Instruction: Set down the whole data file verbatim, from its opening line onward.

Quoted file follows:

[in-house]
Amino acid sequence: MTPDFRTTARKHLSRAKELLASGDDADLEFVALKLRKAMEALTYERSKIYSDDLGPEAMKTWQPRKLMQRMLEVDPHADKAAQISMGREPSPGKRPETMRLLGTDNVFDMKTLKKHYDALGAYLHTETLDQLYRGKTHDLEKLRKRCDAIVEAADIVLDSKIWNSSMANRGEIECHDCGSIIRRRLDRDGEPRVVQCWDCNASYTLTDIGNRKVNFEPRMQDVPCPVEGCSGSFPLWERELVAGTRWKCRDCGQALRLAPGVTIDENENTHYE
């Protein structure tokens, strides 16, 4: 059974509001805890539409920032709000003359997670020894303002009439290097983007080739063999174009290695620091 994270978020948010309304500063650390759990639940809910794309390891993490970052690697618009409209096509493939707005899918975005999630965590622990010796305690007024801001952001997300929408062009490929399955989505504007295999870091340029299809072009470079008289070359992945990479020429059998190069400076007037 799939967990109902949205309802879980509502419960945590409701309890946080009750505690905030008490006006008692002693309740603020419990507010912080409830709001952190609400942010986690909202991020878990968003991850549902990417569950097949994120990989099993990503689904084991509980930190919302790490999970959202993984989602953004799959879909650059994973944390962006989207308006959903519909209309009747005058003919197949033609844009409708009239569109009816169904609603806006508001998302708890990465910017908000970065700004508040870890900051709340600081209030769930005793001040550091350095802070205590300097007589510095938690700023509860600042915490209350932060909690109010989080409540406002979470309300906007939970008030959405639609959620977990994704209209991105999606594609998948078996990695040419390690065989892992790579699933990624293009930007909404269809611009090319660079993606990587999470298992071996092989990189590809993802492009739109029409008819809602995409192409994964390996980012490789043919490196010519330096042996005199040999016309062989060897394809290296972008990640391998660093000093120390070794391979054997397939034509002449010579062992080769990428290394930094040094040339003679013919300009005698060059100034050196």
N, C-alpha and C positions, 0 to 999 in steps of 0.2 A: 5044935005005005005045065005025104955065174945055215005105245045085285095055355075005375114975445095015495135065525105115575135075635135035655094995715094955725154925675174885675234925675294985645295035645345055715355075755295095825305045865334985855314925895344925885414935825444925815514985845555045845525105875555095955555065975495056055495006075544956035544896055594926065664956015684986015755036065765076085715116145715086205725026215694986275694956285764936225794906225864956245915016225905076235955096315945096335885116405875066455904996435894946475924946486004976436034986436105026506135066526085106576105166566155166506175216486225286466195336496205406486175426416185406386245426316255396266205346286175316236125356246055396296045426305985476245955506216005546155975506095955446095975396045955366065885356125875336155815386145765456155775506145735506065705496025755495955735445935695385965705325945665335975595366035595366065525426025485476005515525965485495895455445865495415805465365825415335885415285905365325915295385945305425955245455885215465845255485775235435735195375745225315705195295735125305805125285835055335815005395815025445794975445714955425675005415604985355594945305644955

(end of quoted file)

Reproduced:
[in-house]
Amino acid sequence: MTPDFRTTARKHLSRAKELLASGDDADLEFVALKLRKAMEALTYERSKIYSDDLGPEAMKTWQPRKLMQRMLEVDPHADKAAQISMGREPSPGKRPETMRLLGTDNVFDMKTLKKHYDALGAYLHTETLDQLYRGKTHDLEKLRKRCDAIVEAADIVLDSKIWNSSMANRGEIECHDCGSIIRRRLDRDGEPRVVQCWDCNASYTLTDIGNRKVNFEPRMQDVPCPVEGCSGSFPLWERELVAGTRWKCRDCGQALRLAPGVTIDENENTHYE
């Protein structure tokens, strides 16, 4: 059974509001805890539409920032709000003359997670020894303002009439290097983007080739063999174009290695620091 994270978020948010309304500063650390759990639940809910794309390891993490970052690697618009409209096509493939707005899918975005999630965590622990010796305690007024801001952001997300929408062009490929399955989505504007295999870091340029299809072009470079008289070359992945990479020429059998190069400076007037 799939967990109902949205309802879980509502419960945590409701309890946080009750505690905030008490006006008692002693309740603020419990507010912080409830709001952190609400942010986690909202991020878990968003991850549902990417569950097949994120990989099993990503689904084991509980930190919302790490999970959202993984989602953004799959879909650059994973944390962006989207308006959903519909209309009747005058003919197949033609844009409708009239569109009816169904609603806006508001998302708890990465910017908000970065700004508040870890900051709340600081209030769930005793001040550091350095802070205590300097007589510095938690700023509860600042915490209350932060909690109010989080409540406002979470309300906007939970008030959405639609959620977990994704209209991105999606594609998948078996990695040419390690065989892992790579699933990624293009930007909404269809611009090319660079993606990587999470298992071996092989990189590809993802492009739109029409008819809602995409192409994964390996980012490789043919490196010519330096042996005199040999016309062989060897394809290296972008990640391998660093000093120390070794391979054997397939034509002449010579062992080769990428290394930094040094040339003679013919300009005698060059100034050196």
N, C-alpha and C positions, 0 to 999 in steps of 0.2 A: 5044935005005005005045065005025104955065174945055215005105245045085285095055355075005375114975445095015495135065525105115575135075635135035655094995715094955725154925675174885675234925675294985645295035645345055715355075755295095825305045865334985855314925895344925885414935825444925815514985845555045845525105875555095955555065975495056055495006075544956035544896055594926065664956015684986015755036065765076085715116145715086205725026215694986275694956285764936225794906225864956245915016225905076235955096315945096335885116405875066455904996435894946475924946486004976436034986436105026506135066526085106576105166566155166506175216486225286466195336496205406486175426416185406386245426316255396266205346286175316236125356246055396296045426305985476245955506216005546155975506095955446095975396045955366065885356125875336155815386145765456155775506145735506065705496025755495955735445935695385965705325945665335975595366035595366065525426025485476005515525965485495895455445865495415805465365825415335885415285905365325915295385945305425955245455885215465845255485775235435735195375745225315705195295735125305805125285835055335815005395815025445794975445714955425675005415604985355594945305644955